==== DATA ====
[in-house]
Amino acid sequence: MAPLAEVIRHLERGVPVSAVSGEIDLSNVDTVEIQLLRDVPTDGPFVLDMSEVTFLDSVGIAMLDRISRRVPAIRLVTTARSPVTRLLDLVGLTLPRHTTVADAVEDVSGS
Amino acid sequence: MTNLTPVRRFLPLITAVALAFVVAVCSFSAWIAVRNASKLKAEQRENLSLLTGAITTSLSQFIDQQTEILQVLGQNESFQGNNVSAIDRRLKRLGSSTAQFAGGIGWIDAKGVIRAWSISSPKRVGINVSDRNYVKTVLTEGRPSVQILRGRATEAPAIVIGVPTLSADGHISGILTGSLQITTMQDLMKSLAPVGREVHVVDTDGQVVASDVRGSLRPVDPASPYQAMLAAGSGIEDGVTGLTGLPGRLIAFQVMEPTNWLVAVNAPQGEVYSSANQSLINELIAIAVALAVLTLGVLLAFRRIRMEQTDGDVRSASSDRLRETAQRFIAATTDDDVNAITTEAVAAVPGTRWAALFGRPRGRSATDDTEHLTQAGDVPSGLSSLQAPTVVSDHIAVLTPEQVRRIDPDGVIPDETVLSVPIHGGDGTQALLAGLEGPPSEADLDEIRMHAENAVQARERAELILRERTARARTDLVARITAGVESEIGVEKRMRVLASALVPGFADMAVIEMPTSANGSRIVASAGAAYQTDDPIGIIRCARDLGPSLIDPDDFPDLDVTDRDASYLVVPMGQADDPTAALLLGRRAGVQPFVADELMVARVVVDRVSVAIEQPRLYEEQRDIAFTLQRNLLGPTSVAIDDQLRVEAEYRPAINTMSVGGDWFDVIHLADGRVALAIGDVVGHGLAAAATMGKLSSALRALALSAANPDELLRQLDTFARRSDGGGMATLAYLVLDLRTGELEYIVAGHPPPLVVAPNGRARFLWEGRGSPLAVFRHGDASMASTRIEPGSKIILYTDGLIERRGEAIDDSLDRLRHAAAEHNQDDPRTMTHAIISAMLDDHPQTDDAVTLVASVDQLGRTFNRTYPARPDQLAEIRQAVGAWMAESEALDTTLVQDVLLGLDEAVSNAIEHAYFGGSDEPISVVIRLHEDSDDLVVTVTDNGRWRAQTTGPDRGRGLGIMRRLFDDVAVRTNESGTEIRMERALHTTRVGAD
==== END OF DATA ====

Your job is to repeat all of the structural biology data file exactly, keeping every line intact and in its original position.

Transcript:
[in-house]
Amino acid sequence: MAPLAEVIRHLERGVPVSAVSGEIDLSNVDTVEIQLLRDVPTDGPFVLDMSEVTFLDSVGIAMLDRISRRVPAIRLVTTARSPVTRLLDLVGLTLPRHTTVADAVEDVSGS
Amino acid sequence: MTNLTPVRRFLPLITAVALAFVVAVCSFSAWIAVRNASKLKAEQRENLSLLTGAITTSLSQFIDQQTEILQVLGQNESFQGNNVSAIDRRLKRLGSSTAQFAGGIGWIDAKGVIRAWSISSPKRVGINVSDRNYVKTVLTEGRPSVQILRGRATEAPAIVIGVPTLSADGHISGILTGSLQITTMQDLMKSLAPVGREVHVVDTDGQVVASDVRGSLRPVDPASPYQAMLAAGSGIEDGVTGLTGLPGRLIAFQVMEPTNWLVAVNAPQGEVYSSANQSLINELIAIAVALAVLTLGVLLAFRRIRMEQTDGDVRSASSDRLRETAQRFIAATTDDDVNAITTEAVAAVPGTRWAALFGRPRGRSATDDTEHLTQAGDVPSGLSSLQAPTVVSDHIAVLTPEQVRRIDPDGVIPDETVLSVPIHGGDGTQALLAGLEGPPSEADLDEIRMHAENAVQARERAELILRERTARARTDLVARITAGVESEIGVEKRMRVLASALVPGFADMAVIEMPTSANGSRIVASAGAAYQTDDPIGIIRCARDLGPSLIDPDDFPDLDVTDRDASYLVVPMGQADDPTAALLLGRRAGVQPFVADELMVARVVVDRVSVAIEQPRLYEEQRDIAFTLQRNLLGPTSVAIDDQLRVEAEYRPAINTMSVGGDWFDVIHLADGRVALAIGDVVGHGLAAAATMGKLSSALRALALSAANPDELLRQLDTFARRSDGGGMATLAYLVLDLRTGELEYIVAGHPPPLVVAPNGRARFLWEGRGSPLAVFRHGDASMASTRIEPGSKIILYTDGLIERRGEAIDDSLDRLRHAAAEHNQDDPRTMTHAIISAMLDDHPQTDDAVTLVASVDQLGRTFNRTYPARPDQLAEIRQAVGAWMAESEALDTTLVQDVLLGLDEAVSNAIEHAYFGGSDEPISVVIRLHEDSDDLVVTVTDNGRWRAQTTGPDRGRGLGIMRRLFDDVAVRTNESGTEIRMERALHTTRVGAD